Effects of 6-Week Sling-Based Training of the External-Rotator Muscles on the Shoulder Profile in Elite Female High School Handball Players

in Journal of Sport Rehabilitation
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Context:

In women's handball, the large numbers of throws and passes make the shoulder region vulnerable to overuse injuries. Repetitive throwing motions generate imbalance between shoulder internal- and external-rotator muscles. It has not yet been established whether sling-based training can improve shoulder external-rotator muscle strength.

Objective:

This study investigated the effectiveness of a 6-wk strengthening program in improving shoulder functional profile in elite female high school handball players.

Design:

Crossover study.

Setting:

National elite handball training center.

Participants:

25 elite female high school handball players.

Interventions:

The program, completed twice per week for 6 wk, included sling-based strengthening exercises using a suspension trainer for external rotation with scapular retraction and scapular retraction alone.

Main Outcomes:

Maximal shoulder external- and internal-rotation strength, shoulder external- and internal-rotation range of motion (ROM), and maximal throwing velocity were assessed preintervention and postintervention for dominant and nondominant sides.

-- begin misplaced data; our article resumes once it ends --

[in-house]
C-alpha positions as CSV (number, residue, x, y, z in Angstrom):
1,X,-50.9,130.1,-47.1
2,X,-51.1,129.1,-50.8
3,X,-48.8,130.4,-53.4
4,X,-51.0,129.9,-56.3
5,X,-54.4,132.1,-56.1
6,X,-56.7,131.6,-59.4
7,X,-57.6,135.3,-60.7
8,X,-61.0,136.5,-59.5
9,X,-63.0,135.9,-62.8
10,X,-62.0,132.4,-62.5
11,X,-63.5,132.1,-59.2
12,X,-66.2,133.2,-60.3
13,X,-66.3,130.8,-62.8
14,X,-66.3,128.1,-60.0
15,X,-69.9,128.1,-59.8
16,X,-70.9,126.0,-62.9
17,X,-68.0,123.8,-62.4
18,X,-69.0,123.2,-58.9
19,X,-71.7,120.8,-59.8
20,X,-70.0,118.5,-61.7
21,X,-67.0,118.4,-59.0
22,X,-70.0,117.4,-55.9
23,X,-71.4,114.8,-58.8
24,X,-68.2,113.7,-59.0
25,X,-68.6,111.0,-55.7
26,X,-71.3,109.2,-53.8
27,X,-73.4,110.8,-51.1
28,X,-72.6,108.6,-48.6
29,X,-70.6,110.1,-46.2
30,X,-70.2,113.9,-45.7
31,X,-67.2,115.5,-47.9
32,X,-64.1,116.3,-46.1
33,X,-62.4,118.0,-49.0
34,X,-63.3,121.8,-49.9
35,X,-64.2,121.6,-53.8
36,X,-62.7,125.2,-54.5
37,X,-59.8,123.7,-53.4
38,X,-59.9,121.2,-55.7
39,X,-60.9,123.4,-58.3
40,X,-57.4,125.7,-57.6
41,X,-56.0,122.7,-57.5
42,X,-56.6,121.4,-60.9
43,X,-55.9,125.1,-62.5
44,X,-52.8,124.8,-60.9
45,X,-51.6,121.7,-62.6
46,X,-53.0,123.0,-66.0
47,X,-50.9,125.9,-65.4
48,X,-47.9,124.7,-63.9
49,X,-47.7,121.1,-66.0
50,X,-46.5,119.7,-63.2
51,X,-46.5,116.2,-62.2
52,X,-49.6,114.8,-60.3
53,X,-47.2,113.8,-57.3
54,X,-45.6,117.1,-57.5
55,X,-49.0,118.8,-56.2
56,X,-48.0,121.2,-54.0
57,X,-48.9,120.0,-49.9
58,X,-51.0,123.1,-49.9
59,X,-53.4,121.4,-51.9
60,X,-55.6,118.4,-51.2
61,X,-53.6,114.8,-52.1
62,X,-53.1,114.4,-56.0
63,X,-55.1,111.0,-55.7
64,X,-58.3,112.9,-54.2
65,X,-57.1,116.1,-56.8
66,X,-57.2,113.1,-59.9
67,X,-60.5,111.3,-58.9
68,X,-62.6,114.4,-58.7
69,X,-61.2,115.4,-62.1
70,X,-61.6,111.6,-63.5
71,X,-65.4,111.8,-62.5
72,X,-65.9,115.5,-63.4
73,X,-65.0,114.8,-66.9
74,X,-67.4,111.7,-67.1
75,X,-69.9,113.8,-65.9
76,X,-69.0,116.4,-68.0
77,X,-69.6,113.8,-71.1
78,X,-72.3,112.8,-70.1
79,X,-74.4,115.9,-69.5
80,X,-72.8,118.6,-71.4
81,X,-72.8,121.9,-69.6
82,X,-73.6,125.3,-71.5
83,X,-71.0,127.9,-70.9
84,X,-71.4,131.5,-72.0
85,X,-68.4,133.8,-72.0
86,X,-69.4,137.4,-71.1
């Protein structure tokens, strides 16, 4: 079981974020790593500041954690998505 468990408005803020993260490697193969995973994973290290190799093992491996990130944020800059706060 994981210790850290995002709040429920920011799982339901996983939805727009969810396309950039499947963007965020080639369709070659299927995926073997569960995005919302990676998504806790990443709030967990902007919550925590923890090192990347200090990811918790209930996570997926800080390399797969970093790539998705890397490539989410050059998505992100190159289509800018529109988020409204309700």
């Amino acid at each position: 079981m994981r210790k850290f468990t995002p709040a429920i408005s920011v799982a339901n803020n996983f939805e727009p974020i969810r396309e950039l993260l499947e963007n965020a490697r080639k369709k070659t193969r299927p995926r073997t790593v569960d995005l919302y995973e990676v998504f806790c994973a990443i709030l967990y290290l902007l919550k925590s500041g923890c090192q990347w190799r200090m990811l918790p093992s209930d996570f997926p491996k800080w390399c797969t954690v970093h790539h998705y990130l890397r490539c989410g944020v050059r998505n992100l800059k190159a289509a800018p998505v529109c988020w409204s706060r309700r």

Results:

After sling training, external- and internal-rotation strength increased significantly for both sides (P ≤ .001, and P = .004, respectively), with the result that there was no significant change in external- and internal-rotation strength ratios for either the dominant or the nondominant shoulder. No significant differences were observed for external-rotation ROM, while internal-rotation ROM decreased moderately, in particular in the dominant shoulder (P = .005). Maximal throwing velocity remained constant for the dominant arm, whereas a significant increase was found for the nondominant arm (P = .017).

Conclusions:

This 6-wk strengthening program was effective in improving shoulder external-rotator muscle strength but resulted in a decrease in the ROM in shoulder internal rotation, while throwing velocity remained stable. Adding a stretching program to this type of sling-based training program might help avoid potential detrimental effects on shoulder ROM.

Genevois, Berthier, Guidou, and Rogowski are with the Center for Research and Innovation in Sport, University of Lyon, Villerurbanne, France. Muller and Thiebault are with the girls' handball team, Lycée Jean Perrin, Lyon, France. Address author correspondence to Isabelle Rogowski at isabelle.rogowski@univ-lyon1.fr.